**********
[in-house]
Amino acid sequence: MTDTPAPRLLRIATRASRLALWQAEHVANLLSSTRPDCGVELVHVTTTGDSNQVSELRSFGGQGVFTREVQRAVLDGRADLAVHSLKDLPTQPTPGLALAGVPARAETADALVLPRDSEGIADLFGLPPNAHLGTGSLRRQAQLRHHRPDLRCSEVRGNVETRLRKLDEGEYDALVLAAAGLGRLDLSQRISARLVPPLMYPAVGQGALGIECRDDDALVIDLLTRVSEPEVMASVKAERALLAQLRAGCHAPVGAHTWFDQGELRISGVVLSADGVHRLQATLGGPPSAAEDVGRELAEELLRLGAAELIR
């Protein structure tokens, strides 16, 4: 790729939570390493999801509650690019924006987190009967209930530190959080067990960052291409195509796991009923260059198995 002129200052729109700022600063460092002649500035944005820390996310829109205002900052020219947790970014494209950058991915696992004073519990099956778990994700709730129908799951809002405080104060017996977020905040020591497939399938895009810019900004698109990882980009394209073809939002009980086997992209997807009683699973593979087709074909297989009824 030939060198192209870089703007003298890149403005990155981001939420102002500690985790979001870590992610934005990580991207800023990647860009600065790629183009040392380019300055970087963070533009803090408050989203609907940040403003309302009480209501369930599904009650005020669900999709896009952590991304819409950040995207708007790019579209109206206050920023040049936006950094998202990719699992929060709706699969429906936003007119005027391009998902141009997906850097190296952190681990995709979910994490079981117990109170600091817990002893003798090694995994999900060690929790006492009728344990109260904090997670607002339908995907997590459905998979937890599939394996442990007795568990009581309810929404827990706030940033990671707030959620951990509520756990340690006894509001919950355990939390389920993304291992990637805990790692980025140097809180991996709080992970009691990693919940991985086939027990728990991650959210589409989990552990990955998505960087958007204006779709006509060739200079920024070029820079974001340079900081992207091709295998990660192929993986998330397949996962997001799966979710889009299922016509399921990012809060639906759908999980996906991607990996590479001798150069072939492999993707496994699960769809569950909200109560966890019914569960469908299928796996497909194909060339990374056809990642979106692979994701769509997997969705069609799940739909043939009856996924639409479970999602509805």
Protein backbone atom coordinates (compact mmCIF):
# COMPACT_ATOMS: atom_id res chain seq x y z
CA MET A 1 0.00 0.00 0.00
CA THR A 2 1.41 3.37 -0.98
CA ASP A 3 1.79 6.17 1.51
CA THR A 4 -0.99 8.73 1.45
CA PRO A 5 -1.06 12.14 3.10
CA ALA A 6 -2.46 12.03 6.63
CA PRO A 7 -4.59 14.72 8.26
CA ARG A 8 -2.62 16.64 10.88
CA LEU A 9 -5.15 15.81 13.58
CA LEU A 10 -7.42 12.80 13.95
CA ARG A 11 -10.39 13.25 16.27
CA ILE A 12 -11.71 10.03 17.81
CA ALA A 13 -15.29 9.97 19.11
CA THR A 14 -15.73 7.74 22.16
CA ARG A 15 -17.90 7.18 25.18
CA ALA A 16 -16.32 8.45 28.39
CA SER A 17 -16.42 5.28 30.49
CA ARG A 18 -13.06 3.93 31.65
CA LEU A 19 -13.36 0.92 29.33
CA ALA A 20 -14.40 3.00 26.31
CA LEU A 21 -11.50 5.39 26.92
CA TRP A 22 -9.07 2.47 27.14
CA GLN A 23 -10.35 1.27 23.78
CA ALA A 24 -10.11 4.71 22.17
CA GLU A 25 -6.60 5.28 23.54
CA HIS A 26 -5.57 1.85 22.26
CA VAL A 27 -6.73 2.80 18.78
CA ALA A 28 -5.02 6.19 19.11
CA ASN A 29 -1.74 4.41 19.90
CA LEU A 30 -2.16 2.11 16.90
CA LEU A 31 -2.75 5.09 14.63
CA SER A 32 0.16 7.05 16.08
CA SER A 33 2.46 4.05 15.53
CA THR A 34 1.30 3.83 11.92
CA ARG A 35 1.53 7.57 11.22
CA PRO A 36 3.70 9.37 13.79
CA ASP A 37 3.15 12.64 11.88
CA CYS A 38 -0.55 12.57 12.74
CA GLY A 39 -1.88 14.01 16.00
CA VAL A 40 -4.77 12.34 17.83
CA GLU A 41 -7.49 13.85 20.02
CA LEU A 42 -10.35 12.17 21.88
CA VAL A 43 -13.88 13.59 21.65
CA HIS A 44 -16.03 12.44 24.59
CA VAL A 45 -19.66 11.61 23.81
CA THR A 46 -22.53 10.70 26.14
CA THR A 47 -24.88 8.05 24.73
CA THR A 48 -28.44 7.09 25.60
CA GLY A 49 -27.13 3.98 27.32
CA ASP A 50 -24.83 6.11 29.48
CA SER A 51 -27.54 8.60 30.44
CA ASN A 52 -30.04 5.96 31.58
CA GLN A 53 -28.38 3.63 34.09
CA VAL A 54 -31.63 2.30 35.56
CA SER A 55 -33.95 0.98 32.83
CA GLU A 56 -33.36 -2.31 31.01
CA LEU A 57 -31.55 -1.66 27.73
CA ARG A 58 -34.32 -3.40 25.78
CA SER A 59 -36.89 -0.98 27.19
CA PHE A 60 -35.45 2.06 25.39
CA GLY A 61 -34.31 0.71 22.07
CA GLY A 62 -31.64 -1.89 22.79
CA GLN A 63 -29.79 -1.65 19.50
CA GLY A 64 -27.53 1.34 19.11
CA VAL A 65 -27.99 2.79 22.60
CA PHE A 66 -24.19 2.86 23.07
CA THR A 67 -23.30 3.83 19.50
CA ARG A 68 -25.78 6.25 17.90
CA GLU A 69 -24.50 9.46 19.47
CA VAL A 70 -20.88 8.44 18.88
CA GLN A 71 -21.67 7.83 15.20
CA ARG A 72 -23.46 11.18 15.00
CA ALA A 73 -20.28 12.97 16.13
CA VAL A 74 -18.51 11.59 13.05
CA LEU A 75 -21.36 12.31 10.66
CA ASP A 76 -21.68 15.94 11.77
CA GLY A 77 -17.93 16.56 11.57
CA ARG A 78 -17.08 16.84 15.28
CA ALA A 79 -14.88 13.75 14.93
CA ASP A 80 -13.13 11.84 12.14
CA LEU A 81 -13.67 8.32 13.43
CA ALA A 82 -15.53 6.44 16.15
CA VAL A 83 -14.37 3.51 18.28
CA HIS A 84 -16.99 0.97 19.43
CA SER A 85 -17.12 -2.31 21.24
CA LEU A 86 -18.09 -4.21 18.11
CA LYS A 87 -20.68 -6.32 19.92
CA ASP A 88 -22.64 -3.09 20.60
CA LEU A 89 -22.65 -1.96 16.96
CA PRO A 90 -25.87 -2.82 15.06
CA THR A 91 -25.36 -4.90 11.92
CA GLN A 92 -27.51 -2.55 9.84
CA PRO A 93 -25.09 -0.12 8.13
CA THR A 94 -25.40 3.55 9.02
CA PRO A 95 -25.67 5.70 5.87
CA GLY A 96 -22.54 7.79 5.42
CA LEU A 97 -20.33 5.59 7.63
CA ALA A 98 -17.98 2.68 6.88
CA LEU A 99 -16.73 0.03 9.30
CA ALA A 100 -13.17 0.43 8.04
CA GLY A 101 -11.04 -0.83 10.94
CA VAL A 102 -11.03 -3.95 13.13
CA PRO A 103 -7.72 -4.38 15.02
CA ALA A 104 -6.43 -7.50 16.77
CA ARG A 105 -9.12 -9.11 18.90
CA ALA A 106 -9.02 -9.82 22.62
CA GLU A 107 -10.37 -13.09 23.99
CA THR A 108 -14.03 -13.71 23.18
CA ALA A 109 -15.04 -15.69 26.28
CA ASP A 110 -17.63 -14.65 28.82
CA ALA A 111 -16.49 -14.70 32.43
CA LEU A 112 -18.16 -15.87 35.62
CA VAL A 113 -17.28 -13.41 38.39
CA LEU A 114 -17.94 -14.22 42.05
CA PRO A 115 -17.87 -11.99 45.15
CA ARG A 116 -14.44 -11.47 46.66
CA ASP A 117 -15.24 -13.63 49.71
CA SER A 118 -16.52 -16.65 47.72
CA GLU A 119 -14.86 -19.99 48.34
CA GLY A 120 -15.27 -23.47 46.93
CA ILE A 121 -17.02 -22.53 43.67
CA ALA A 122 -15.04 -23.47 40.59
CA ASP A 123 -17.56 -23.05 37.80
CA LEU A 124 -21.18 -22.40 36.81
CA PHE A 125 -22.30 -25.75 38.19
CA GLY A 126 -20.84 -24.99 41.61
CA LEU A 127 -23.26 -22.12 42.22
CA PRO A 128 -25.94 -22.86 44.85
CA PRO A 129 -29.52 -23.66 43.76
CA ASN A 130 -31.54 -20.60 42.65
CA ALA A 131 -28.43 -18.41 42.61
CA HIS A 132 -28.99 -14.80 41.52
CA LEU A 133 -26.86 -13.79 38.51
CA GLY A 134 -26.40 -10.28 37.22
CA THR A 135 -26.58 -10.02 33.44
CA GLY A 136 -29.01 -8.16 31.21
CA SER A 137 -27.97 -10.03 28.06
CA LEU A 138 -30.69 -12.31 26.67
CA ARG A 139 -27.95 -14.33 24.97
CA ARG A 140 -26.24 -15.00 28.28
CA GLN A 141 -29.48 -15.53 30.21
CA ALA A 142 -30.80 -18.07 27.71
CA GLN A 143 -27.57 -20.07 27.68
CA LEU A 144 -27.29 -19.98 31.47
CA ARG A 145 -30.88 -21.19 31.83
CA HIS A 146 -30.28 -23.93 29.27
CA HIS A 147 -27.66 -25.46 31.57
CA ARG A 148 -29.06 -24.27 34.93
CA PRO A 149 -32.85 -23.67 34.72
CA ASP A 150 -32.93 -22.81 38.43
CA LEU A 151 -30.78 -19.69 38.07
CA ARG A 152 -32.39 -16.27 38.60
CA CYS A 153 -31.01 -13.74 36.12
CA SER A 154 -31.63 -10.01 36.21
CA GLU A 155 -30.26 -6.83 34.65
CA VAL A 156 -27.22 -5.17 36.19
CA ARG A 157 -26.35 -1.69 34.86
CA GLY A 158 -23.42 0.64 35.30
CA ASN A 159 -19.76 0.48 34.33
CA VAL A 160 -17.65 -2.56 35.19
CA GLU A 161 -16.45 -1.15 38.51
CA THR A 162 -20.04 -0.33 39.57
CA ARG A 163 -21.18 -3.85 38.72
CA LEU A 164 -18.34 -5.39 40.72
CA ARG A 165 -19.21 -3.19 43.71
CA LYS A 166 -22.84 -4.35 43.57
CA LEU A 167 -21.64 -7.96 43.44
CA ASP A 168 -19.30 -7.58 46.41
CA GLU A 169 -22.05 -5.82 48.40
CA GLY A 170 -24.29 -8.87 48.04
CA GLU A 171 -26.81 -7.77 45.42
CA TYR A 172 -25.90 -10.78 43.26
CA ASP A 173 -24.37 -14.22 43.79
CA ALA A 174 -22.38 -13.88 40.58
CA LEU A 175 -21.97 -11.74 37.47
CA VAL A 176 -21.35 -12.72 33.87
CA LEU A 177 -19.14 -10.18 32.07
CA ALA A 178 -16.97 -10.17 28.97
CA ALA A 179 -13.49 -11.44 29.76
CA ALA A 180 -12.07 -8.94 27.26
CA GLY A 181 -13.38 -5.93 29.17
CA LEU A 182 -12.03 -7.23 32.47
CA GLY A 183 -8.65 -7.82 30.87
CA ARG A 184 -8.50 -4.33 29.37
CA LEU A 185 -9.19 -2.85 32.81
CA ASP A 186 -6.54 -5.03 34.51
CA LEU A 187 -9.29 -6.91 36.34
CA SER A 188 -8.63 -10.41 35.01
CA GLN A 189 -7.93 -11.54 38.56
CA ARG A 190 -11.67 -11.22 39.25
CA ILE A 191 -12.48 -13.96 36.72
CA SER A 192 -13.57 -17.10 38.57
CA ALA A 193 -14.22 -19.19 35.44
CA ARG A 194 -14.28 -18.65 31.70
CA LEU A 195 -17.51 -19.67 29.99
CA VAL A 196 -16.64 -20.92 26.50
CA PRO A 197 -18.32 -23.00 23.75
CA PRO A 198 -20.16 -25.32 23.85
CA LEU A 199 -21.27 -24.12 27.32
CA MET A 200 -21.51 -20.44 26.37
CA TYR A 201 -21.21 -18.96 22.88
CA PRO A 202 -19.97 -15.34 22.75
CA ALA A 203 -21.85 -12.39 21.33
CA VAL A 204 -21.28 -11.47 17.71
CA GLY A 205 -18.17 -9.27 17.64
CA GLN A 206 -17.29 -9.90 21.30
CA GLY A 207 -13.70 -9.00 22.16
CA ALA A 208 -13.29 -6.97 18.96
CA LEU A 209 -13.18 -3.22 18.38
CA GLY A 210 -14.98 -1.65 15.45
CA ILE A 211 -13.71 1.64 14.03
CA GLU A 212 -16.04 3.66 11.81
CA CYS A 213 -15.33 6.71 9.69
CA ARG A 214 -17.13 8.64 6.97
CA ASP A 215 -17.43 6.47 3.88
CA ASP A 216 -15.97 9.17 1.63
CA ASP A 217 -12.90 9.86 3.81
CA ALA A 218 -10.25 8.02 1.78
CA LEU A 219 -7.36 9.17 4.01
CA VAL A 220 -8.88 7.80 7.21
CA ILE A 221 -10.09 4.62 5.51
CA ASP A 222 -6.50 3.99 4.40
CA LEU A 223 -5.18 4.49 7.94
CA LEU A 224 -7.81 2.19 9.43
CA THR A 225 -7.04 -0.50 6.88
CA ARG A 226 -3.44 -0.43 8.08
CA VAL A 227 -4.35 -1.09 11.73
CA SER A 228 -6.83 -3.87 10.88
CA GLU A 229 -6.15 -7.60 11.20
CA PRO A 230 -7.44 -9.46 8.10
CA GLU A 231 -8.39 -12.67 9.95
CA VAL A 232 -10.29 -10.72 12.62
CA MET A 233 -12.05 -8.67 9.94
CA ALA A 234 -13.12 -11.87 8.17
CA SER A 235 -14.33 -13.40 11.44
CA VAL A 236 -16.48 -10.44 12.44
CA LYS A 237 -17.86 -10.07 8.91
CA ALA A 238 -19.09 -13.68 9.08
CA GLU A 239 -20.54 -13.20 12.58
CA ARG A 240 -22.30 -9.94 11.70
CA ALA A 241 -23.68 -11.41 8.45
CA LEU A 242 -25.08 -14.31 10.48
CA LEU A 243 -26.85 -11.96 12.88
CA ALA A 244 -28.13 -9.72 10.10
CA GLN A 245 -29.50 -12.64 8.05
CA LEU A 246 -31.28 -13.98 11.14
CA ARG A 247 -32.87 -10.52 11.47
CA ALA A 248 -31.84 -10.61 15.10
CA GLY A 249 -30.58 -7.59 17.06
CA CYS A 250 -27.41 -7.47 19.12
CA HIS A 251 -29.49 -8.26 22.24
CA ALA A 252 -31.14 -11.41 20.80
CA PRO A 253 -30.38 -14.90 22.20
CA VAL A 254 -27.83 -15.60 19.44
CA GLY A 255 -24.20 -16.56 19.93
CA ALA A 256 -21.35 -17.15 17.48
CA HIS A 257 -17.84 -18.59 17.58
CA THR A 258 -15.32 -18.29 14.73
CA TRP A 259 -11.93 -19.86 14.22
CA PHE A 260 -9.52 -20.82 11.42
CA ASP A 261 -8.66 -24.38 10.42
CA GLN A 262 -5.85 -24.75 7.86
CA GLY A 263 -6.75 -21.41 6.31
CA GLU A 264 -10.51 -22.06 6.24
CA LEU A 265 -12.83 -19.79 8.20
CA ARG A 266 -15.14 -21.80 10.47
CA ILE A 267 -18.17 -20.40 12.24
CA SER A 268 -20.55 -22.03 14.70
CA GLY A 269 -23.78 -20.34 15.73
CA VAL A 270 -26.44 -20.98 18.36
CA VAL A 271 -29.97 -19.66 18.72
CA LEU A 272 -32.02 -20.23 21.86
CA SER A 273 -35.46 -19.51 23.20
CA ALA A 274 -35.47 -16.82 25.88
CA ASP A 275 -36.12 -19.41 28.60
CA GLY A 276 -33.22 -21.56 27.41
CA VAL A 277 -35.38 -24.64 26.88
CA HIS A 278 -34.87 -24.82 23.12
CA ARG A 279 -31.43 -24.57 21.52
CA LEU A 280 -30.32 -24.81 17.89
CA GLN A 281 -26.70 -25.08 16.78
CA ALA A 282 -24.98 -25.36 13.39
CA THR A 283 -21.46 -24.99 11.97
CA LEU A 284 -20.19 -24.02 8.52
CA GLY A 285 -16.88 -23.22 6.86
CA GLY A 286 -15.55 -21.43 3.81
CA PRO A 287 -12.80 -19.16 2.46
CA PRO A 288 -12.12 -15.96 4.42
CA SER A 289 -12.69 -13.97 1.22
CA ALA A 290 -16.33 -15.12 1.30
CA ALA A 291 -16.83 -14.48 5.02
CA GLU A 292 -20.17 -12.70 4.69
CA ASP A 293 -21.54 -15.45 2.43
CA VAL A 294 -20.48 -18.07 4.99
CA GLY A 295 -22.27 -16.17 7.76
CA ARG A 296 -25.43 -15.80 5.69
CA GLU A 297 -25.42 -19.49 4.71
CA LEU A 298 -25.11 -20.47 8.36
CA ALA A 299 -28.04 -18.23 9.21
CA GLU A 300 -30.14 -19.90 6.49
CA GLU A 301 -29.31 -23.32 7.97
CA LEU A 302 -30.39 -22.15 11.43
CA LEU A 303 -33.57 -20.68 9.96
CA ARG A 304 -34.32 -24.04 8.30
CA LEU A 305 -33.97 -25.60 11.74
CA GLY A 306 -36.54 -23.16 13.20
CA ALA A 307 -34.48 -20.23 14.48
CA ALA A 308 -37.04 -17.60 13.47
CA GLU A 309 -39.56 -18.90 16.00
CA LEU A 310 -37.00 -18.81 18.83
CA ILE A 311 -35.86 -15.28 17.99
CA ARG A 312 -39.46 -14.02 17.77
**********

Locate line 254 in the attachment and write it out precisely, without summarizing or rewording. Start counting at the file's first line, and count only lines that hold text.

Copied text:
CA GLY A 249 -30.58 -7.59 17.06